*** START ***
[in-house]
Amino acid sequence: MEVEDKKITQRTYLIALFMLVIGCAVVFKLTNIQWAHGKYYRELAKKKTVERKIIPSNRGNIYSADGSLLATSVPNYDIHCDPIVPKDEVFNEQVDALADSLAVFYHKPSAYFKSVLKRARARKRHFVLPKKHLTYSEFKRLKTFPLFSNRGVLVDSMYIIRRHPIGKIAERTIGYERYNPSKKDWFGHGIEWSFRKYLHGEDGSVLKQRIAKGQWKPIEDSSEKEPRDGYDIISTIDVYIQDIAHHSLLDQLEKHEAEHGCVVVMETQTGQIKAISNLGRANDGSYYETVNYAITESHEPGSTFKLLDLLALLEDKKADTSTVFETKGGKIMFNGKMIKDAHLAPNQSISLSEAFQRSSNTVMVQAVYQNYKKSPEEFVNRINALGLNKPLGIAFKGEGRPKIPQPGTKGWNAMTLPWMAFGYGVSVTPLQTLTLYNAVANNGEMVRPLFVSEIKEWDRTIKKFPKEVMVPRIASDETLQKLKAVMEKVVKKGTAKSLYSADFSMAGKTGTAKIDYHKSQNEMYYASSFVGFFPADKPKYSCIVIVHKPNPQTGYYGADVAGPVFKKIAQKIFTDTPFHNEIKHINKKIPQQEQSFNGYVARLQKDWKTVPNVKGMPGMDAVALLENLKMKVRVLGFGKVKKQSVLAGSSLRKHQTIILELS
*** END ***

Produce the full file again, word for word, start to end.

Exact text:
[in-house]
Amino acid sequence: MEVEDKKITQRTYLIALFMLVIGCAVVFKLTNIQWAHGKYYRELAKKKTVERKIIPSNRGNIYSADGSLLATSVPNYDIHCDPIVPKDEVFNEQVDALADSLAVFYHKPSAYFKSVLKRARARKRHFVLPKKHLTYSEFKRLKTFPLFSNRGVLVDSMYIIRRHPIGKIAERTIGYERYNPSKKDWFGHGIEWSFRKYLHGEDGSVLKQRIAKGQWKPIEDSSEKEPRDGYDIISTIDVYIQDIAHHSLLDQLEKHEAEHGCVVVMETQTGQIKAISNLGRANDGSYYETVNYAITESHEPGSTFKLLDLLALLEDKKADTSTVFETKGGKIMFNGKMIKDAHLAPNQSISLSEAFQRSSNTVMVQAVYQNYKKSPEEFVNRINALGLNKPLGIAFKGEGRPKIPQPGTKGWNAMTLPWMAFGYGVSVTPLQTLTLYNAVANNGEMVRPLFVSEIKEWDRTIKKFPKEVMVPRIASDETLQKLKAVMEKVVKKGTAKSLYSADFSMAGKTGTAKIDYHKSQNEMYYASSFVGFFPADKPKYSCIVIVHKPNPQTGYYGADVAGPVFKKIAQKIFTDTPFHNEIKHINKKIPQQEQSFNGYVARLQKDWKTVPNVKGMPGMDAVALLENLKMKVRVLGFGKVKKQSVLAGSSLRKHQTIILELS